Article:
Calpain inhibition is protective in Machado-Joseph disease zebrafish due to induction of autophagy
Published: 07-07-2017 In Publication
The neurodegenerative disease Machado-Joseph disease (MJD), also known as spinocerebellar ataxin-3, affects neurons of the brain and spinal cord, disrupting control of the movement of muscles. We have successfully established the first transgenic zebrafish (Danio rerio) model of MJD, which express human ataxin-3 protein containing either 23 glutamines (23Q, wild-type) or 84Q (MJD-causing), within neurons. Phenotypic characterization of the zebrafish (male and female) revealed that the ataxin-3-84Q zebrafish have decreased survival compared to ataxin-3-23Q and develop ataxin-3 neuropathology, ataxin-3 cleavage fragments and motor impairment. Ataxin-3-84Q zebrafish swim shorter distances than ataxin-3-23Q zebrafish as early as 6 days old, even if expression of the human ataxin-3 protein is limited to motor neurons. This swimming phenotype provides a valuable readout for drug treatment studies. Treating the EGFP-Ataxin-3 84Q zebrafish with the calpain inhibitor compound calpeptin decreased levels of ataxin-3 cleavage fragments, but also removed all human ataxin-3 protein (confirmed by ELISA) and prevented the early MJD zebrafish motor phenotype. We identified that this clearance of ataxin-3 protein by calpeptin treatment resulted from an increase in autophagic flux (indicated by decreased p62 levels and increased LC3II). Co-treatment with the autophagy inhibitor chloroquine blocked the decrease in human ataxin-3 levels and the improved movement produced by calpeptin treatment. This study demonstrates that this first transgenic zebrafish model of MJD is a valuable tool for testing potential treatments for MJD. Calpeptin treatment is protective in this model of MJD and removal of human ataxin-3 through by macro-autophagy plays an important role in this beneficial effect.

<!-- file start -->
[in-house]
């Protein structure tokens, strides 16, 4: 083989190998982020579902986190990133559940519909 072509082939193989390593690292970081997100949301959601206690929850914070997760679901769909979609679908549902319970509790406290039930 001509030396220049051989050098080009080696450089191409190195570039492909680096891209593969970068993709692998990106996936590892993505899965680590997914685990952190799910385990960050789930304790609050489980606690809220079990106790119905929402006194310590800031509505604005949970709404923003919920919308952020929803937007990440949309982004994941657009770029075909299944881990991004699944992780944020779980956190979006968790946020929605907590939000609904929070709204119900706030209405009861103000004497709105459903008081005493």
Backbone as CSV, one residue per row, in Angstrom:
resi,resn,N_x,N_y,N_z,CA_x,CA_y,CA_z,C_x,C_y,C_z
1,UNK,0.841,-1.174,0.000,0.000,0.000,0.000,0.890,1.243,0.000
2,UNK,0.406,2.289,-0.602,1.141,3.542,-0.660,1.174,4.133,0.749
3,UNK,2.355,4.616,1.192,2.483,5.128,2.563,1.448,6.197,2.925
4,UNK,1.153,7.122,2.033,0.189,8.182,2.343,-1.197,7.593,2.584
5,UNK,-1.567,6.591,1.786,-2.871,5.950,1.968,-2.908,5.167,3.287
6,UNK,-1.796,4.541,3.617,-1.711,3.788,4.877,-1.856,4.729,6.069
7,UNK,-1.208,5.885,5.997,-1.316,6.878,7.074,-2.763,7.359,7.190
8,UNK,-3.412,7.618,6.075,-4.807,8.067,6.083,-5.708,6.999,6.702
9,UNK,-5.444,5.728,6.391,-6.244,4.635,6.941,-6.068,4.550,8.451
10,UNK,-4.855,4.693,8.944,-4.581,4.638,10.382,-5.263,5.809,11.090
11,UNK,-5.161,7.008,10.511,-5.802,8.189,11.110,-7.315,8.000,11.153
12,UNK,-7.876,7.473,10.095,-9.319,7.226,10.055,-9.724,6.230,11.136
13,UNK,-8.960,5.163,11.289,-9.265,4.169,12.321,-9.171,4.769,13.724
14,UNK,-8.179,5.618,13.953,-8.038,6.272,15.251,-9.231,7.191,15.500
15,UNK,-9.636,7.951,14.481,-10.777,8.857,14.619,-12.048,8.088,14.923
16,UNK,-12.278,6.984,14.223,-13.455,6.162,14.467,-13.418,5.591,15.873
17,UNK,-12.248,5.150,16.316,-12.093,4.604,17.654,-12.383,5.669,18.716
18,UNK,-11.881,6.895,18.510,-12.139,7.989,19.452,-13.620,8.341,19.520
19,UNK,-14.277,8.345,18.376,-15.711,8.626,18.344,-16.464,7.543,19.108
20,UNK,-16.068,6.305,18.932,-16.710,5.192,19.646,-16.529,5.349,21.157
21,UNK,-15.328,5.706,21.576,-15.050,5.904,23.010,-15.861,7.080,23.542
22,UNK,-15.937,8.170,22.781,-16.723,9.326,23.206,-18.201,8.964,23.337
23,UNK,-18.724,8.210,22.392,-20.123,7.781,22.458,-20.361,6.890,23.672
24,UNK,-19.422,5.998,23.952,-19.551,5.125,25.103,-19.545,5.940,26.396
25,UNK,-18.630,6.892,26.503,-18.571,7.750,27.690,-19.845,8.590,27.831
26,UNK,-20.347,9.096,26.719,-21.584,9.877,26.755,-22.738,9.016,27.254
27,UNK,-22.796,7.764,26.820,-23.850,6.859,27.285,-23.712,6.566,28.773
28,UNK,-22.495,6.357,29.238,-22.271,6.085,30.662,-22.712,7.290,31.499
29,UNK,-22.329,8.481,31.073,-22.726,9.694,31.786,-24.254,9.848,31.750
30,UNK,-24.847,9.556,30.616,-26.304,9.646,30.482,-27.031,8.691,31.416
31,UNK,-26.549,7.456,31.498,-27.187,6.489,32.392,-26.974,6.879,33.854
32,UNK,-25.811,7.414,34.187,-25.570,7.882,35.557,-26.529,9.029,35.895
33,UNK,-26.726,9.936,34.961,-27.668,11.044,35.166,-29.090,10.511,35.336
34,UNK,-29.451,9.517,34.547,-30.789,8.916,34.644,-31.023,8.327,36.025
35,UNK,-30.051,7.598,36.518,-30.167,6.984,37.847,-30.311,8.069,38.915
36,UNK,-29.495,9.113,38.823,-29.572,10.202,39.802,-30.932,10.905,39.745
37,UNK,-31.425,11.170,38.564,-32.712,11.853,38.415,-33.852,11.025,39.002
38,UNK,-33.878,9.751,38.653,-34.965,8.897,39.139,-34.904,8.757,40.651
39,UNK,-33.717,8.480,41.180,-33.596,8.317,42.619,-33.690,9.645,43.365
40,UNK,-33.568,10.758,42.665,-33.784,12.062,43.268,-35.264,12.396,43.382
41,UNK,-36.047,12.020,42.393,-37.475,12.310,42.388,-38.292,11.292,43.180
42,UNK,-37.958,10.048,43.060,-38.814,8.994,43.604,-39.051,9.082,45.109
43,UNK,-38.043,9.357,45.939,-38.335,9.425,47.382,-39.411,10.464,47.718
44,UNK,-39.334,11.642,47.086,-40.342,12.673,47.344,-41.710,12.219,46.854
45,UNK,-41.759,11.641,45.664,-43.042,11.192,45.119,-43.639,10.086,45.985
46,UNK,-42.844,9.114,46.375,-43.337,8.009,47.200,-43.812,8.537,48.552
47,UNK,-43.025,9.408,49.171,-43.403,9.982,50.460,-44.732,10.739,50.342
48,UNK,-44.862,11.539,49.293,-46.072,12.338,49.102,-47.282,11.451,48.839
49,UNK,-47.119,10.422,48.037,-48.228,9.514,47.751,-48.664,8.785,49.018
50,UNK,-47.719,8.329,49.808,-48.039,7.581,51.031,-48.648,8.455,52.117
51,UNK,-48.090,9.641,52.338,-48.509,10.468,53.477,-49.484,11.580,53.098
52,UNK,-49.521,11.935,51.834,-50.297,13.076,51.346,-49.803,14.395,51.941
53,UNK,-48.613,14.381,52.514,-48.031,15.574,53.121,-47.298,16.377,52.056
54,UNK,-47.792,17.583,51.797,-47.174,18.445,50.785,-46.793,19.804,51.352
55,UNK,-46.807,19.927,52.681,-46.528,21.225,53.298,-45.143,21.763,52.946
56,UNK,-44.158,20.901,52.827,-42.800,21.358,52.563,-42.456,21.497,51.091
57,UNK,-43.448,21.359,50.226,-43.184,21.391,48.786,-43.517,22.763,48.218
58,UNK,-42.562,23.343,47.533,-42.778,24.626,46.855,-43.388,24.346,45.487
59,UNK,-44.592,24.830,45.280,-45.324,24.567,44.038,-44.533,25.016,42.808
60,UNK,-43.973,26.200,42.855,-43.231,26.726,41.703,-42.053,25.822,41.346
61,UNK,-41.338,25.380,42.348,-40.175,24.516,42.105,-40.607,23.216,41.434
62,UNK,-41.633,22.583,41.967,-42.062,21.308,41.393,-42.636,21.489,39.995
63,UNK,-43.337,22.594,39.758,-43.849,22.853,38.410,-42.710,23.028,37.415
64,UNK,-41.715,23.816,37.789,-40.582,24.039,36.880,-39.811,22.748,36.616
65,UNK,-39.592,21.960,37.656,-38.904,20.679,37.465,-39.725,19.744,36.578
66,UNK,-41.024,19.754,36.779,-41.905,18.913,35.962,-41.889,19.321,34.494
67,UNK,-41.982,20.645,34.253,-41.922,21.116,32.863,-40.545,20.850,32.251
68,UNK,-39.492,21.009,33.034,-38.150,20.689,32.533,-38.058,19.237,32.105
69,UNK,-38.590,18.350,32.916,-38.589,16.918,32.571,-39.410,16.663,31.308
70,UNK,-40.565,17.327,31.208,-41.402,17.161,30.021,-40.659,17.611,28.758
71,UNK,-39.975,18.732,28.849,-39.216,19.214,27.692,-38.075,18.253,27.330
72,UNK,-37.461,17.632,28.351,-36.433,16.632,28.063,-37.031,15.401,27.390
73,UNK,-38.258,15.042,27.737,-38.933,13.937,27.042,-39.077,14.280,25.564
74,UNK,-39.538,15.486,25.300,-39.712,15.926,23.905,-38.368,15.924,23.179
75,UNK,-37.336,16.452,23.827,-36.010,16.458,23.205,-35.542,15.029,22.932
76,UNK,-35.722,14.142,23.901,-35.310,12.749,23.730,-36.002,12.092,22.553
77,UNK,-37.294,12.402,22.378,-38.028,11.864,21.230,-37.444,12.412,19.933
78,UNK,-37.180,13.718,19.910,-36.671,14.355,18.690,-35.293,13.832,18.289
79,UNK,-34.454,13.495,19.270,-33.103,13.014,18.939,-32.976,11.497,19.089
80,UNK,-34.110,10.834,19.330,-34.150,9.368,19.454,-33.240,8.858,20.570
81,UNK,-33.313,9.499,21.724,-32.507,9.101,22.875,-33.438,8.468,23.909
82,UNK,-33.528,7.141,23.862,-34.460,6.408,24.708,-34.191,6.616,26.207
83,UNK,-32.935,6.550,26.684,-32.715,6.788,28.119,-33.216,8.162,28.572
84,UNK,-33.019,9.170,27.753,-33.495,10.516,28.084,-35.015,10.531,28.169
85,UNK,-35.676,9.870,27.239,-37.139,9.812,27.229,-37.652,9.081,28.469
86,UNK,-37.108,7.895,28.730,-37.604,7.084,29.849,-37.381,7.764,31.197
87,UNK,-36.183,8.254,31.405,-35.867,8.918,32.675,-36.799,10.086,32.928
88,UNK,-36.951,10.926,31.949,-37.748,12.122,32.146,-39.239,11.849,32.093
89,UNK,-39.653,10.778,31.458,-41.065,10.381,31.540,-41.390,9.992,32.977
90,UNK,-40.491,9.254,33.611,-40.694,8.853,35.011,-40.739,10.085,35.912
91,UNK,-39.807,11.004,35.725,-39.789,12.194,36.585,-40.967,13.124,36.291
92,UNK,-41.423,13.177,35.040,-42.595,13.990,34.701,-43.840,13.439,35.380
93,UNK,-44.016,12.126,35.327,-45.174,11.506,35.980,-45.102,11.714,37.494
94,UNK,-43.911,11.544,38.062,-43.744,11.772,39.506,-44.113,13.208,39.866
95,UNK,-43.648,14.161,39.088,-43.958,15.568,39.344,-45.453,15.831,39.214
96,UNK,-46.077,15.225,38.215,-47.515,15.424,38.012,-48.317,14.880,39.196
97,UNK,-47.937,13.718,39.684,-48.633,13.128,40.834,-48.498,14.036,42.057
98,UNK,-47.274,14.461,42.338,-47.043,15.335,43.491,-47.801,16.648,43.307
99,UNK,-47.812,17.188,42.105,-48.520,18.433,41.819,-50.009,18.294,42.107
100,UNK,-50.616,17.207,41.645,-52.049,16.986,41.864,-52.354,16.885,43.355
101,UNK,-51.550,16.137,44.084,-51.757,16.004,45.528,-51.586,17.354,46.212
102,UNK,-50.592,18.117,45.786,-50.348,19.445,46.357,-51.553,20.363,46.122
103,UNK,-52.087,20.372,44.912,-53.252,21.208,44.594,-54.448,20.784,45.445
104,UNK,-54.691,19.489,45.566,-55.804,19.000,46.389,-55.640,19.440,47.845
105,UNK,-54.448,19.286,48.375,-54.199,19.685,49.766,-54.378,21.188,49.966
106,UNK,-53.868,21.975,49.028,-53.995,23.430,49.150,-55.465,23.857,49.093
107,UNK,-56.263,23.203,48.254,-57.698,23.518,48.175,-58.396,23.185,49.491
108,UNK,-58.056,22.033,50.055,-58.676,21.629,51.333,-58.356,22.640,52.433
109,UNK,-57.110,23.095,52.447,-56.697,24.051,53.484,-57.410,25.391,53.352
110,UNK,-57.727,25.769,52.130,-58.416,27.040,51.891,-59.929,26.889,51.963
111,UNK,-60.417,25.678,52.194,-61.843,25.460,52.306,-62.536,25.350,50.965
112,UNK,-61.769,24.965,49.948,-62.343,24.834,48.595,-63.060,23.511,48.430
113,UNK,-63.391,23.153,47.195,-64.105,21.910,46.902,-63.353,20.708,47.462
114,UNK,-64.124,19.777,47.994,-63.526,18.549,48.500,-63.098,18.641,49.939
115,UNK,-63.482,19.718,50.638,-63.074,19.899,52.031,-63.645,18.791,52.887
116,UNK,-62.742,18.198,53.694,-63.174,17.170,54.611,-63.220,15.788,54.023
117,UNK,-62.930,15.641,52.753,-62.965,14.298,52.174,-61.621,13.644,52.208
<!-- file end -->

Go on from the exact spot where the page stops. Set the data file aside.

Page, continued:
We have established the first transgenic zebrafish model of the neurodegenerative disease MJD, and identified relevant disease phenotypes, including impaired movement from an early age, which can be used in rapid drug testing studies. We have found that treating the MJD zebrafish with the calpain inhibitor calpeptin produces complete removal of human ataxin-3 protein, due to induction of the autophagy quality control pathway. This improves the movement of the MJD zebrafish. Artificially blocking the autophagy pathway prevents the removal of human ataxin-3 and improved movement produced by calpeptin treatment. These findings indicate that induction of autophagy, and removal of ataxin-3 protein, plays an important role in the protective effects of calpain inhibition for the treatment of MJD.